Tuesday, January 27, 2009

O Frabjous Day!

Charles Dodgson, better known by the pseudonym of Lewis Carroll, was the author of "Alice's Adventures in Wonderland" and its sequel "Through the Looking-Glass". Both books are full of wonderful nonsense, including the poem Jabberwocky, famous in gaming circles for giving us the head-cleaving vorpal sword.*

And, although there are 364 days when you could celebrate Lewis Carroll's un-birthday, today is the one day you can't. :-) So we'll have a look at some minis instead... three in fact, all from Ral Partha, all sculpted by Tom Meier, and all from the aforementioned poem. First is the Jabberwock itself, followed by the Jubjub bird, and the frumious Bandersnatch.

Somewhat surprisingly, even 27 years after it was first released, the Jabberwock is still available from Iron Wind Metals (and still number 01-095). The Jubjub bird and Bandersnatch, unfortunately, are not being produced.

(* Along with the vorpal sword, Gary Gygax created two AD&D modules based on Carroll's books: "Dungeonland" and "The Land Beyond the Magic Mirror". Both are available as free downloads from Wizards of the Coast.)

Wednesday, January 14, 2009

Demo WHAT!?

From time to time a DM is required, by law, to absolutely scare the crap out of his players. My friend Thurston used this figure of "Demo-Holder" to do just that to us back during our college days.

I don't remember exactly how he came up with the idea, something about the fact that Demogorgon's heads actually competed against each other and already had "gaze" type powers leading to an escalation of horrifying proportions. :-)

The figure is a Minifigs Demogorgon with the heads replaced by Eleven-Eyed Floaters (*cough*beholder*cough*) from Archive.

And here's a "Family Album" shot of Demo-Holder with the Demogorgon figure from Grenadier (left) and the more recent plastic Demogorgon from WotC (right).

Tuesday, December 30, 2008

The First Foray Into Plastic?

Although plastic figures are commonplace now, I believe Ral Partha was the first company to produce plastic fantasy game figures.

(Of course, there have always been plenty of plastic toys, but I think these were the first plastic figures made specifically for RPGs.)

There were 4 figures, elementals from the AD&D line, that were made in a translucent plastic for Fire, Water, and Air. The Earth elemental was made in an opaque plastic.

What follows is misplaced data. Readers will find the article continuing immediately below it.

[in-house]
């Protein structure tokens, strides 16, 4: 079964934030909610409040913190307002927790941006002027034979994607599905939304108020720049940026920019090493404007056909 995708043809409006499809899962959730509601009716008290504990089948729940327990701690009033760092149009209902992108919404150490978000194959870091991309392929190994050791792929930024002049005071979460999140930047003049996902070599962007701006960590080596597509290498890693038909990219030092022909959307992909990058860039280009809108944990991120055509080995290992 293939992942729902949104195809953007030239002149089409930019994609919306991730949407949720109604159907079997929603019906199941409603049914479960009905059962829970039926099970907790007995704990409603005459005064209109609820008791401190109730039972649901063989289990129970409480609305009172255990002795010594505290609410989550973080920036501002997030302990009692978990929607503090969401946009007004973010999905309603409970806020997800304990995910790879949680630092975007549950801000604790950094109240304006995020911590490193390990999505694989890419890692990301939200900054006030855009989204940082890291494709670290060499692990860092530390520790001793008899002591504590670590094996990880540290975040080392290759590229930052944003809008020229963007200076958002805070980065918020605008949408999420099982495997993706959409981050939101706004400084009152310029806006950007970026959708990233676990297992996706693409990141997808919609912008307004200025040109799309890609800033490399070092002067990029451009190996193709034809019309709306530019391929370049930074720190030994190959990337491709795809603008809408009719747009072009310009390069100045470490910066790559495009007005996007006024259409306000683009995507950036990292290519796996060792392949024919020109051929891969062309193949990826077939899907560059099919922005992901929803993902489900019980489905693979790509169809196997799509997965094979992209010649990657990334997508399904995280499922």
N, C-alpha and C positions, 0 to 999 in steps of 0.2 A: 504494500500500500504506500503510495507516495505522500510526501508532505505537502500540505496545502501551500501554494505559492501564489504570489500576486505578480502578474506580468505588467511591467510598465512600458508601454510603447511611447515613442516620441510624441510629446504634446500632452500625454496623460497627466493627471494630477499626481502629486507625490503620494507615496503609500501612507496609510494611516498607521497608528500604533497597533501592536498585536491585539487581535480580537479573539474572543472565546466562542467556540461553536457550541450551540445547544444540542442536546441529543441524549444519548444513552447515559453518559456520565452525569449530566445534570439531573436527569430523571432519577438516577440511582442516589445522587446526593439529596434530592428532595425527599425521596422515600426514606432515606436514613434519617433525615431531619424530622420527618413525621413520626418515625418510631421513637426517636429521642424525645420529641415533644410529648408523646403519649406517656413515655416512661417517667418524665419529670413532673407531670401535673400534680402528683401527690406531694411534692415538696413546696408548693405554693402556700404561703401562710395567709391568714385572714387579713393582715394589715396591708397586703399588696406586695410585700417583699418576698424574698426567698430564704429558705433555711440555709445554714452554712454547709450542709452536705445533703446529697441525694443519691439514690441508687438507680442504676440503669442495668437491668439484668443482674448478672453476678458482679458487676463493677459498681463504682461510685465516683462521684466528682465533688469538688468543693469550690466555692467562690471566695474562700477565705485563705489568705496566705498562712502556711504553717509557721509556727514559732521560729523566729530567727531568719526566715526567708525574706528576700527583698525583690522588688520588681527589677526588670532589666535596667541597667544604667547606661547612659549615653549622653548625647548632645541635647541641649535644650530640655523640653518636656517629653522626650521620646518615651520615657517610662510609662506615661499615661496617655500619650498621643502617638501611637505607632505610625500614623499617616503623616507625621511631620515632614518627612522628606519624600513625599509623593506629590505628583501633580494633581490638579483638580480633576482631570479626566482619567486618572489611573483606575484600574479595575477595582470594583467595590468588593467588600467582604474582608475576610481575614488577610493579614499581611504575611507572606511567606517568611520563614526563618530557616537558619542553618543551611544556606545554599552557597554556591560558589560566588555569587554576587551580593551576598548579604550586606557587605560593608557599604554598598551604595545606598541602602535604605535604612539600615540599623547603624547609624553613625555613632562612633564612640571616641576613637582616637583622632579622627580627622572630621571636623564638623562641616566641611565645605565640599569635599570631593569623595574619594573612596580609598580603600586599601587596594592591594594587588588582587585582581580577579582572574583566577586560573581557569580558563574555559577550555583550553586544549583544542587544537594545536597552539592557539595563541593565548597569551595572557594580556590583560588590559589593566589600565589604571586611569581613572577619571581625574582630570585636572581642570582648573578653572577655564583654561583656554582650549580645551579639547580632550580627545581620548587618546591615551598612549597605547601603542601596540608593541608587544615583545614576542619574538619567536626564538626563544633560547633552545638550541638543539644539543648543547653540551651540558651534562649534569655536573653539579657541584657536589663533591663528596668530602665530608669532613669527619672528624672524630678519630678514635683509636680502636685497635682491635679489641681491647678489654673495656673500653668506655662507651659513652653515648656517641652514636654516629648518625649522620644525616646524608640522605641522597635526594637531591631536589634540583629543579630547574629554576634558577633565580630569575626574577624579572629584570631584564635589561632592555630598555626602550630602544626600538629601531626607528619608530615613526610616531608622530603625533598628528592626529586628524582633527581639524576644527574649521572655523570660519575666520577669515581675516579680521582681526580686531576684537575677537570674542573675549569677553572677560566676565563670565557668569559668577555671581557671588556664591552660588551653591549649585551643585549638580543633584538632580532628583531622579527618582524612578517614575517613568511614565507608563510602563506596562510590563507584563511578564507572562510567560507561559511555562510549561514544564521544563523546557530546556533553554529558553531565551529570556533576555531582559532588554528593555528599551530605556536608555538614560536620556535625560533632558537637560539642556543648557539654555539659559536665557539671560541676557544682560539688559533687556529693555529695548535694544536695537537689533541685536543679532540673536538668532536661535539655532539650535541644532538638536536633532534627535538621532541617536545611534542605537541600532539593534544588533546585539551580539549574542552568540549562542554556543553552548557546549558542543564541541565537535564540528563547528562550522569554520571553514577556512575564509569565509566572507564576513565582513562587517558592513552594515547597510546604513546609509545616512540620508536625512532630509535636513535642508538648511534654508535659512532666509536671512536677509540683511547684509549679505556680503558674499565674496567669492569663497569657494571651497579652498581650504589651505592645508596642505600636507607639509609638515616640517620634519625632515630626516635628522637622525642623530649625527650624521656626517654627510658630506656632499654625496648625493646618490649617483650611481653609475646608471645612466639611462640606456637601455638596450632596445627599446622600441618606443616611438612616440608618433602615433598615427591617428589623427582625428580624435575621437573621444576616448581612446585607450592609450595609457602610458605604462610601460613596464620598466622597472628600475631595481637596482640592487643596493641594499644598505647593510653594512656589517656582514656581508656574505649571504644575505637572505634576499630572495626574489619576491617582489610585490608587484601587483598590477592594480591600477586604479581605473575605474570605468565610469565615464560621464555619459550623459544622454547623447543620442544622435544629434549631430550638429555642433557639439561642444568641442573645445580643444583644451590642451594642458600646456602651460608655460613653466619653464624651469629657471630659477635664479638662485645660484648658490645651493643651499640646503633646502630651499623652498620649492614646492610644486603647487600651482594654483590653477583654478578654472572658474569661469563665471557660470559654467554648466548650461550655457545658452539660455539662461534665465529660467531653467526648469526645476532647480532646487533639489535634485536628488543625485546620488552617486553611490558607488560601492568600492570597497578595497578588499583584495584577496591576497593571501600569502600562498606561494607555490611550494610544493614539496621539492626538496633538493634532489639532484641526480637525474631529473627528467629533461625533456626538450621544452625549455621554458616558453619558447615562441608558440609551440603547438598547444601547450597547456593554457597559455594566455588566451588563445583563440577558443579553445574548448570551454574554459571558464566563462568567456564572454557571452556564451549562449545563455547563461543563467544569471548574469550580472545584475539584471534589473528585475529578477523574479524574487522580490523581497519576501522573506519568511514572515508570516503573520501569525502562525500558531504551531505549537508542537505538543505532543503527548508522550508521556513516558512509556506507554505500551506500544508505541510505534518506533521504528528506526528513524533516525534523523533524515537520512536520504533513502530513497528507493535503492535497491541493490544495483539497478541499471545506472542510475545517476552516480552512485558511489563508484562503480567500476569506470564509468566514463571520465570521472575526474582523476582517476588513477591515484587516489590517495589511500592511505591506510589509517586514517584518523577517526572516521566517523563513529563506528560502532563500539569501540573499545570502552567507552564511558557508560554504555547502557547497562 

The plastic figures were issued as 11-527: Elementals of Fire and Earth, and 11-528: Elementals of Air and Water. They are identical to the metal elementals issued as 11-426 (Fire & Earth) and 11-427 (Air & Water).

I bought the plastic figures at the Ral Partha booth at Gen Con. They were just loose pieces on the table and I thought the transparent plastic made a really good elemental figure, especially for water. I guess there weren't a lot of people who agreed with me, or maybe manufacturing the plastic figures was too difficult or too costly, but Ral Partha never produced any other plastic figures.

**Update: It turns out I was wrong about Ral Partha not making any other plastic figures, there are actually two more. (Both of them from the AD&D line.)

The first is the Banshegh, from the metal and plastic combo set of Justina Heulough and the Banshegh (11-753). Justina is a sort of "Dr Jekyll & Mr Hyde" character in the Birthright campaign setting. She is the ruler of Pashacht by day and an evil spirit by night.

The other is a ghost version of Syluné Silverhand (11-086), eldest of the Seven Sisters from the Forgotten Realms setting.

You can see the figures on Alan Stewart's web page, and at the Lost Minis Wiki: Justina, Banshegh, Sylune.

Saturday, October 4, 2008

Arx Aurum

We're doing some alchemy today - turning lead into gold, courtesy of my good friend John. He received these two gold-plated figures from the Ral Partha collectors club back in the early 80s.